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Home Office policy on discretionary leave for children to remain is unlawful

New High Court judgment upholds the rights of children affected by immigration decisions

In SM and TM and JD and Others v SSHD [2013] EWHC 1144 (Admin) Holman J has found in favour of children who had challenged the Home Office policy on discretionary leave to remain. The court held that the policy, which was in force at the time the decisions were made in respect of the children, was unlawful as it failed to consider the welfare and best interests of each child before deciding the period of time for which leave to remain should be granted. The High Court recognised that successive grants of short periods of leave to remain can leave children in limbo and may, therefore, be contrary to their welfare.

The case concerned foreign national children who had been granted discretionary leave to remain for three years under Article 8 of the European Convention on Human Rights. The children had asked for indefinite leave to remain but had been refused. The challenge was to the refusal to grant indefinite leave to remain.

Coram Children's Legal Centre (CCLC), as interveners in the case, provided the court with evidence of the consequences on a child's mental health, welfare and development caused by temporary status, as well as expert opinion on the government's duties to safeguard children under section 55 of the Borders, Citizenship and Immigration Act 2009. In addition, it addressed the UK's obligations under the UN Convention on the Rights of the Child to consider children's best interests in immigration decisions, as well as the public interest in promoting the wellbeing of children as a benefit to society.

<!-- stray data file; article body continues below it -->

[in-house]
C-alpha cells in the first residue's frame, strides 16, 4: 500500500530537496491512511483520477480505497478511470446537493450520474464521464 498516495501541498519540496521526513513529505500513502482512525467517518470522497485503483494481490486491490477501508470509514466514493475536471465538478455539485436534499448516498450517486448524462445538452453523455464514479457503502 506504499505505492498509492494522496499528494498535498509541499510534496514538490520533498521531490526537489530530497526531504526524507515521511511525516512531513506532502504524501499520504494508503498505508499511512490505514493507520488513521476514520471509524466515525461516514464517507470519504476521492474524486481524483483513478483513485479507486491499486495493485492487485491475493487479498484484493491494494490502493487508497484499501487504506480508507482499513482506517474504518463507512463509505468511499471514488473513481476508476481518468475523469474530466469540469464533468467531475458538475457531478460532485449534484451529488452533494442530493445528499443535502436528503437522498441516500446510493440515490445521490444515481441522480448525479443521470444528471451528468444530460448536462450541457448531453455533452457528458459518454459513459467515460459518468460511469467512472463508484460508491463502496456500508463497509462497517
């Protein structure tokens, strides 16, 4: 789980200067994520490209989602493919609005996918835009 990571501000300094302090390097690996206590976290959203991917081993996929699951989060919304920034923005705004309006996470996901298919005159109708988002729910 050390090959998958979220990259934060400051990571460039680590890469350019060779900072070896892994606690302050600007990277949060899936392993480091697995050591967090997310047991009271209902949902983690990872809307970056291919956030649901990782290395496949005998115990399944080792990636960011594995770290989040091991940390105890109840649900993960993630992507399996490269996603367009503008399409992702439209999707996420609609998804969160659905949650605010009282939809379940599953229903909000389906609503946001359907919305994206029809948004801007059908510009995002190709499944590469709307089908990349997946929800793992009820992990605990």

Holman J applied the Supreme Court's judgments in ZH (Tanzania) v SSHD [2011] UKSC 4 and HH and Others [2012] UKSC 24 and 25. These cases make it clear that children's best interests must be a primary consideration in all decision-making about them or affecting them. The High Court in this case confirmed once again that the test for assessing the best interests of children contains no 'exceptionality' requirement.

The effect of this judgment is that the welfare and best interests of children must be considered before determining the length of leave to remain that they are granted.

The judgment requires the Home Secretary to amend the relevant discretionary leave policy to make it lawful. In the light of this judgment, Coram Children's Legal Centre is calling for the Home Office to review all policies to ensure that they are child-rights compliant. Policies must ensure that Home Office caseworkers treat the best interests of the child as a primary consideration in all their decisions affecting children.

Sophie Freeman, instructing solicitor at Coram Children's Legal Centre, said:

"We are delighted that, once again, the court has confirmed that children's interests must be a primary consideration in all immigration decisions affecting them. This judgment recognises that repeated grants of temporary status can be damaging to the welfare of children and contrary to their best interests. Children need stability and security and this must be factored into all decisions that the Home Office makes affecting them."

Amanda Weston of Tooks Chambers (instructed by Luqmani Thompson) acted for all the claimants. Samantha Broadfoot of Landmark Chambers (instructed by The Treasury Solicitor) acted for the Home Secretary. Joanne Rothwell of No 5 Chambers (instructed by Coram Children's Legal Centre) acted for CCLC as intervener.

The judgment can be read here.